But then, just days before Deadwood's third season premiered, HBO announced that those episodes would not be the end of the line, as the network had accepted Milch's pitch to wrap up the series with a pair of two-hour specials. "He found a way to bring closure to the narrative and remain true to the themes of the material and spirit of the characters," network spokesperson Nancy Lesser said. Those specials never materialized.

Too many people fled Deadwood

Television is a numbers game. By and large, the shows that bring in the most overall viewers (at least the ones in that advertiser-coveted 18-49 age group) are the ones that get a rubber-stamp renewal season after season. HBO is an ad-free network and operates on a paid subscription model, but it still has to take ratings into effect — if it airs shows that not enough people are watching, then it's a waste of the company's money. It's also not going to bring in many more people willing to pay an extra $10 or $20 a month on their cable bill. 

This was the problem with Deadwood. Despite the critical praise and awards attention from the Emmys and Golden Globes, it never exactly pulled in Game of Thrones-style numbers. The first season of Deadwood averaged a respectable 4.5 million viewers, but only about 2.4 million viewers cared enough about Al Swearengen and Sheriff Bullock to tune in for season two. A downward ratings trajectory makes an early cancellation inevitable.

Making the show was costly chaos

Every episode of Deadwood was densely packed with inscrutable characters and complicated dialogue. Deadwood was already a difficult show to make, even before creator David Milch's tendency toward last-minute rewrites. Timothy Olyphant told the audience at Film Independent Presents' "An Evening with Deadwood" (via IndieWire) about the time Milch came to him in his trailer to tell him that he'd just decided to kill off Bullock's nephew... which required a complete reworking of the show. "The season became about that kid dying," Olyphant said, joking that the decision "happened at lunch." According to Vulture, Milch was a consummate perfectionist who hung out on the Deadwood set, barking out dialogue suggestions from off-camera and ordering scenes reshot — even if he wasn't the credited writer or director for that episode. Ian McShane remembers complete rewrites coming in so late that the pages still bore the warmth of the copy machine.

More takes means more money, and Deadwood wasn't a cheap show to begin with, on account of its ultra-realistic re-creation of 19th century Deadwood, South Dakota, and everything in it. Sets, costumes, horses, wagons, animal handlers, and a large regular cast all contributed to a budget of around $4.5 million per episode at its most expensive. It must have been hard for HBO to justify keeping Deadwood around when it didn't bring in huge ratings.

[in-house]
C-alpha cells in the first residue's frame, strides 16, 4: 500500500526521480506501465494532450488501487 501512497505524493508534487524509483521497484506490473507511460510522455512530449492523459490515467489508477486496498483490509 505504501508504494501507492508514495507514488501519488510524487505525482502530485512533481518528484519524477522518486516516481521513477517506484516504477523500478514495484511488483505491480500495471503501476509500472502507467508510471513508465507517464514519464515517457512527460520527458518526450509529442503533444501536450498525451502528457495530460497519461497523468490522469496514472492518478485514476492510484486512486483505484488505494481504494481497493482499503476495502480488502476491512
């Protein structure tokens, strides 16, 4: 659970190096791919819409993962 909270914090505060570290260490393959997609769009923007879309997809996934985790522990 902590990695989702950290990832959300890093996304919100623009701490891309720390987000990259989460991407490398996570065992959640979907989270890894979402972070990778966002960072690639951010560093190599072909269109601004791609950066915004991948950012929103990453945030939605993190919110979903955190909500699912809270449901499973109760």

It's not HBO, it's Deadwood

Long before the era of Peak TV brought high-quality content to most every cable network and streaming service, HBO held itself up as the home of prestige television. "It's not television," went the network's slogan, "it's HBO." The premium channel carefully selects what handful of shows it will air at any given time, and while it tries to offer a little something for everyone, it can often find itself with a certain "brand." 

In the mid-2000s, the flavor of HBO was solidly hip, envelope-pushing shows set in the present day. A sampling of its lineup at the time: Curb Your Enthusiasm, The Comeback, Extras, The Sopranos, and Big Love. But among those shows about cranky TV writers, deluded actresses, cranky British actors, depressed mob bosses, and plural marriage sat Deadwood, an often brutal, slow-moving Western where the characters talked like they were doing Shakespeare (when they weren't swearing). Deadwood was an anomaly on HBO's schedule — it was simply too weird to live.

It was time to go

While Deadwood was never a ratings smash — with fewer and fewer viewers over time — casting directors and the people who make movies and TV shows were among those aware of Deadwood and its talented ensemble cast. By the time of the show's third season in 2006, many Deadwood performers were already looking to move on to other roles and other challenges. Ian McShane had roles in a number of films lined up, including voice work in The Golden Compass and Kung Fu Panda and in-the-flesh parts in Hot Rod and The Seeker: The Dark is Rising. Molly Parker showed up in Hollywoodland and The Wicker Man, along with another period series, the '70s-set CBS drama Swingtown. Timothy Olyphant jumped right into Live Free or Die Hard and Hitman. Even show mastermind David Milch had the HBO drama John from Cincinnati waiting for him. For many parties, Deadwood's cancellation was well-timed.